These are the directions you can choose at this fork in the road:
- Left: You can believe the platitudes. You can think you now know what ultrarunning is like, and you can continue to bumble around in ultras like this until you either hurt yourself or lose the mental fortitude that putting yourself through such torture requires.
- Right: You can realize that what that first, grueling ultra experience showed you is that you are nowhere near fit to run ultramarathons and you can decide that you will get that way.
I know people who have taken each fork.
I am not here to criticize the ones who took the left fork (not much, anyway). They are all great people, and they're all having great fun doing what they're doing. Many of them have very busy lives and simply do not have time to put in the hours of training necessary down the right fork of the road. I am not here to criticize that, but I am here to ask one thing of these people:
Please stop telling everyone 'what ultras are like,' because you don't know!
It's like someone played tennis for the first time one afternoon and then went around telling everyone, "Tennis? Oh yeah, I know what tennis is like. You try to hit the ball and half the time you whiff. It's almost impossible to get it over the net and into the box on the other side where it's supposed to go when you serve it, and if the other player hits it to the side you're not holding the racket on, forget about it! There's no way to hit it on that side - not that it matters, because even when you hit it, it's just luck if it goes where you want it to anyway. That's what tennis is like."
That's sort of how I hear it whenever some left-fork ultrarunner says 'ultras are all mental' or that there's no way to get through one without 'wanting to die' at some point. These things are simply not true.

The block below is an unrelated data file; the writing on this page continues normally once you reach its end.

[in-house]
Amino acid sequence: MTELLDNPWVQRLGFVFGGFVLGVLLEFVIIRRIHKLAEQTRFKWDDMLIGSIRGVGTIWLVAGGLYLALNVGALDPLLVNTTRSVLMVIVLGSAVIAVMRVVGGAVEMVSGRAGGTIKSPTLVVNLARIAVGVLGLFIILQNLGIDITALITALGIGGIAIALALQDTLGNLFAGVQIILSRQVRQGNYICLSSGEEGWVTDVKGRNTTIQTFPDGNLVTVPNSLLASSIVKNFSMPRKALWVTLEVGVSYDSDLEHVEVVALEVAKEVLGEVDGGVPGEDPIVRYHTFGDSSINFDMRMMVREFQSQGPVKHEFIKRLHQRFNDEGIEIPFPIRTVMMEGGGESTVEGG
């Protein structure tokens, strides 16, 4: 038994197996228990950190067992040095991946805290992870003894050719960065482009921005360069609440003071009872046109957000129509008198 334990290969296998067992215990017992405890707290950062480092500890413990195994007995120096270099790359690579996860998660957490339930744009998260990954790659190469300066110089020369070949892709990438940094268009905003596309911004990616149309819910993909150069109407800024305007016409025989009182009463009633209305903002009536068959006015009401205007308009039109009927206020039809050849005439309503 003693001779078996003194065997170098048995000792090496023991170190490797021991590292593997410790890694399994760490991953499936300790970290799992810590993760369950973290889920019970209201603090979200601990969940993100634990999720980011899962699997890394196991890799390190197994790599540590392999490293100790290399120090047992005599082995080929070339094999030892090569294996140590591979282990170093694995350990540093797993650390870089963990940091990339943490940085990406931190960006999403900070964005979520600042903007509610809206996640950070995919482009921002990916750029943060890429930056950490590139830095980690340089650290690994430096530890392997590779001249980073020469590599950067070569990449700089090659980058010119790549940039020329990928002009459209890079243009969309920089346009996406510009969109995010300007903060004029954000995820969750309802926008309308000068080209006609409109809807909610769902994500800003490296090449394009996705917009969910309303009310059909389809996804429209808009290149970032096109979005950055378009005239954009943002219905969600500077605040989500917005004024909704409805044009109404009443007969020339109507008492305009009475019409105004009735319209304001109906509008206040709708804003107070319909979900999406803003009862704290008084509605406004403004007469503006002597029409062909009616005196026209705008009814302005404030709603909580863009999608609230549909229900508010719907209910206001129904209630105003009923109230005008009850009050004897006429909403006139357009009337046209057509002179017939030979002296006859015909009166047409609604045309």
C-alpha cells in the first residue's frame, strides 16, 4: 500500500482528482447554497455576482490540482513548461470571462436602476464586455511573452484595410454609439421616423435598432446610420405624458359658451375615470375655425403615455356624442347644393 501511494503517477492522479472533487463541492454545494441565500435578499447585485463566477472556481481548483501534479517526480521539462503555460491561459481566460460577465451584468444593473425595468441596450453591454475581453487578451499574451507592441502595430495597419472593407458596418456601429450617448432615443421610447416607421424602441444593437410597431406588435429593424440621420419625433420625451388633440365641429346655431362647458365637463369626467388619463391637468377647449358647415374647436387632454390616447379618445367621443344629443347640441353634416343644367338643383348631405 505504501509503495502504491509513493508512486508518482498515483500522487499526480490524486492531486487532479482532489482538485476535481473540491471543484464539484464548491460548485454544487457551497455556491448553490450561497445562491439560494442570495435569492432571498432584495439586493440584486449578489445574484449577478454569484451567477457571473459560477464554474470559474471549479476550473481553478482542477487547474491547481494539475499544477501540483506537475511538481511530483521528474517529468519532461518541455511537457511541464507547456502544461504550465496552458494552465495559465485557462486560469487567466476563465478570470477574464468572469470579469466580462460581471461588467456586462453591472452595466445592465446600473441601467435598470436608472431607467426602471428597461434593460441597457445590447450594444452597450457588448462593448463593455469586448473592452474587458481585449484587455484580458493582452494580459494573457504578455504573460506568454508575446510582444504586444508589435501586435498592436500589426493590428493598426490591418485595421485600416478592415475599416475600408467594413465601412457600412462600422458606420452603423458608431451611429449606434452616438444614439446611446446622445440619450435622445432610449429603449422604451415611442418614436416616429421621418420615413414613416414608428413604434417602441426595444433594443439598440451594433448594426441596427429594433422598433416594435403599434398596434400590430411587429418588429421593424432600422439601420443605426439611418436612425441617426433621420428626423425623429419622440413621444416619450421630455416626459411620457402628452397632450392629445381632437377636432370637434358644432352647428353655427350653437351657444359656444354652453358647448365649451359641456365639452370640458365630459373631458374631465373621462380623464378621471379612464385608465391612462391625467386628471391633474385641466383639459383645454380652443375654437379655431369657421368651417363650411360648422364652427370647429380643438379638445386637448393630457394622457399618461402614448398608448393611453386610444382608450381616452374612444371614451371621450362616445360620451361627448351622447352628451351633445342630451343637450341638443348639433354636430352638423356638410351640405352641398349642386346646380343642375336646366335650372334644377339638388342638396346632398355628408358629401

I didn't finally consider myself an ultrarunner until the first time I ran a race in a respectable time completely on my own terms - until I knew in my heart of hearts that my performance had been competent, and that I had beaten the course instead of the course beating me. That wasn't until my sixth ultra, and I had run many, many miles in training to get there after that first 50K.
For me, survival is not enough. Oh there will be times when I push myself beyond my physical competence. There is a mental fortitude aspect to ultrarunning and there are times to test that and to build it. It's nice to be able to choose those times though rather than having that be your only choice all of the time. It's nice to be able to just carry that fortitude as something to fall back on when a race unexpectedly goes off the rails. Those abilities lie down the right fork in the road.
I won't lie about this. A good bit of the romance of ultrarunning is gone now that I've traveled some way down that fork. It's harder to have that 'epic' experience when you're working inside of the envelope. I have to reach much farther to find myself in that place anymore - but then that is also the reward. I can reach much farther!
There is so much more to ultrarunning down the right fork in the road.
Now I have to admit that I did lie to you back where I said I was going to ask the left-forkers just one thing. I'm really here to ask them two things, and the second one is this:
Is survival enough for you?